in a radio address from Singapore in 1944.

Prime Minister Jawaharlal Nehru too had, in his address to the nation
upon Mahatma Gandhi’s death, referred to him as Father of the Nation:
“Friends and comrades, the light has gone out of our lives, and there
is darkness everywhere, and I do not quite know what to tell you or
how to say it. Our beloved leader, Bapu as we called him, the Father
of the Nation, is no more.”

After getting an unsatisfactory answer to her query on this issue in
March this year, Aishwarya on April 24 asked the PMO who had declared
Mahatma Gandhi’s birth anniversary on October 2 as also Republic Day
and Independent Day national holidays. To her surprise, she got a
reply dated May 17 that such orders were never issued.

Favourite query
The question most dear to Aishwarya’s heart was posed by her in 2009.
“That was the time when Lucknow was in the grip of swine flu. There
was a big garbage dump near my school, but I only got to see it one
day when my mother came to pick me up as my cycle-rickshaw had not
come. For the parents there was a separate entrance, and on the way
back home I spotted this dump.”

With the help of her mother, Urvashi Sharma, who is a social worker
and RTI activist, Aishwarya penned an application in her own
handwriting. “I had marked that query on the garbage dump to the Chief
Minister and thereafter the Uttar Pradesh government got the dump
removed, and our school constructed a public library on the site.”

Her father, Sanjay Sharma, is a lecturer.
Ambition


Aishwarya wants to become a doctor. Asked why, she quips: “Whenever I
go to a hospital, I see that the poor patients have to first shell out
money in order to get treated. I will, on becoming a doctor, go to the
slums at least once every week and provide free treatment to such poor
people.”

Saranda Action Plan mockery for six villages


, TNN | May 18, 2012,

NOAMUNDI (SARANDA): Patras Nag is probably the most educated man in Cherwalor village in Saranda. A village that is non-existent on the government revenue map along with five other has not seen any form of administration since Independence. Having passed standard VIII, Nag runs a school here in which 78 children from the adjoining villages attend classes. Nag was picked up by security forces for interrogation when CRPF operations began in the area earlier this year. While he was terrorized, villagers were angry for their respectable teacher being harassed by the forces.

Apart from Cherwalor, five other villages like Kododih, Dharnadiri, Jumbaiburu, Belyatu (chingri) and Hojomdih are also non-existent on the administrative map. These villages are neither included in Noamundi block nor in Manoharpur. Consequently, the villagers are deprived of all possible government schemes and projects. The villagers do not have BPL or ration cards nor do they have the job card of the Mahatma Gandhi National Rural Employment Guarantee Act (MGNREGA).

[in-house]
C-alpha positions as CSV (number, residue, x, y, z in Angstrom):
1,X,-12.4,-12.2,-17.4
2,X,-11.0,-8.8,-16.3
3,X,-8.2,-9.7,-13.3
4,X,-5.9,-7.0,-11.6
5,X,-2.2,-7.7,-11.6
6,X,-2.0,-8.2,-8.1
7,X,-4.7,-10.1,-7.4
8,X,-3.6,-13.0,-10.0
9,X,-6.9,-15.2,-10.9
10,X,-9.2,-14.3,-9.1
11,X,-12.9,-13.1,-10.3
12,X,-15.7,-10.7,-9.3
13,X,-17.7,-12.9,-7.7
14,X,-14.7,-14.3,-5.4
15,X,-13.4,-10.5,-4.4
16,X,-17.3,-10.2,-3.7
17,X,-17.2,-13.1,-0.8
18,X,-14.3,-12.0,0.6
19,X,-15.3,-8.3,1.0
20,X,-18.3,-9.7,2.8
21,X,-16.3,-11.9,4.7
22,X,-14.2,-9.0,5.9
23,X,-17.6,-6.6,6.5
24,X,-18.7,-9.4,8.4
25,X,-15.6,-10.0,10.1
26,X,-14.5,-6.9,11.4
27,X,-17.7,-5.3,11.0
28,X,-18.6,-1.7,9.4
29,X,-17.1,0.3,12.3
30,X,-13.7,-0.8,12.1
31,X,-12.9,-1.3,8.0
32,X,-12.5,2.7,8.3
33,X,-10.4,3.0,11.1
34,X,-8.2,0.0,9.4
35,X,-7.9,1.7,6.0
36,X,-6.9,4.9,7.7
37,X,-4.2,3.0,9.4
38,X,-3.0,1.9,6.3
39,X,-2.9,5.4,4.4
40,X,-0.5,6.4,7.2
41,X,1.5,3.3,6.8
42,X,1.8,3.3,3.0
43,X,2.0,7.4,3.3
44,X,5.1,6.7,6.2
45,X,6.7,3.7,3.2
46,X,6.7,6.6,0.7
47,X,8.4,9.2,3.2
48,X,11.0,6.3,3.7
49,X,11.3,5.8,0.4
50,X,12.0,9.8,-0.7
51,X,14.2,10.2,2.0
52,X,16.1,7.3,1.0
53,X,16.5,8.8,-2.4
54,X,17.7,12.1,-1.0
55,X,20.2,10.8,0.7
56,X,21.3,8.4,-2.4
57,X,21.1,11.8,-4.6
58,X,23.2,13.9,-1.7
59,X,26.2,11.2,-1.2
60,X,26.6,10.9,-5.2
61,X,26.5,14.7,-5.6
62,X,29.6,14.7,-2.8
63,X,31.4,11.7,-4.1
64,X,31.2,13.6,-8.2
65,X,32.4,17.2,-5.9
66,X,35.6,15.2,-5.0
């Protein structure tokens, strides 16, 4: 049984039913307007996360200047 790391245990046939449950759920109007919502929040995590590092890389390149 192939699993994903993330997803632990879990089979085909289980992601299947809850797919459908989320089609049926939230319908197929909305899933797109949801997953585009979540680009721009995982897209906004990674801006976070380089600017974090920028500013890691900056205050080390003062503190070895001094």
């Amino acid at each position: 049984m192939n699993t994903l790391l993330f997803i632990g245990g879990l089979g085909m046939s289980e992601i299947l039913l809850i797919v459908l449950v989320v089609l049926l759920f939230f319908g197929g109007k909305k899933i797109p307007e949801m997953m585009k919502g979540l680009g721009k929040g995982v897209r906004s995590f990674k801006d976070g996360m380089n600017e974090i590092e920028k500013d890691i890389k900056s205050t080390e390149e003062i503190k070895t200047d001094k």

None of them have been included on the voters’ list and no villager has ever exercised their franchise. To top it all, this time when Union rural development minister Jairam Rameshannounced the Saranda Action Plan, these six villages were once again left out.

The district administration asked Noamundi BDO Ajay Tirkey to conduct a survey of these villages and submit a report to the deputy commissioner. Talking to TOI, Tirkey admitted that the six villages in Saranda were non-existent till date. “A detailed survey report has been submitted to the DC and we expect these villages will be considered under the action plan,” he said.

Villagers in Jambaiburu have been provided with MGNREGA job cards. Interestingly, the state code, category code and registration number are mentioned there but not the district code, block code and panchayat code. Tupra Surin of Jambaiburu said, “My village comprises nearly 28 families and recently they have been enrolled for jobs under the MGNREGA. We are not sure whom to contact for a job because when we approached government officials of Noamundi, they told us that our village doesn’t come under their jurisdiction,” he added. The village doesn’t have a school or any facility for ration.

After Patras Nag of Cherwalor was picked up by security forces, the CRPF arranged outreach programmes to give away sewing machines and utensils to the villagers. Though the villagers accepted some of the gifts and dividends, later they boycotted such camps to express their anger. “My husband used to work in the mines and was never absent from duty. Once when he was grazing cattle, he was picked up by security forces and sent to jail,” said Gurbari Nag citing the reason for her decision to boycott the goods distribution camp of the CRPF in Thalkobad organized in February this year.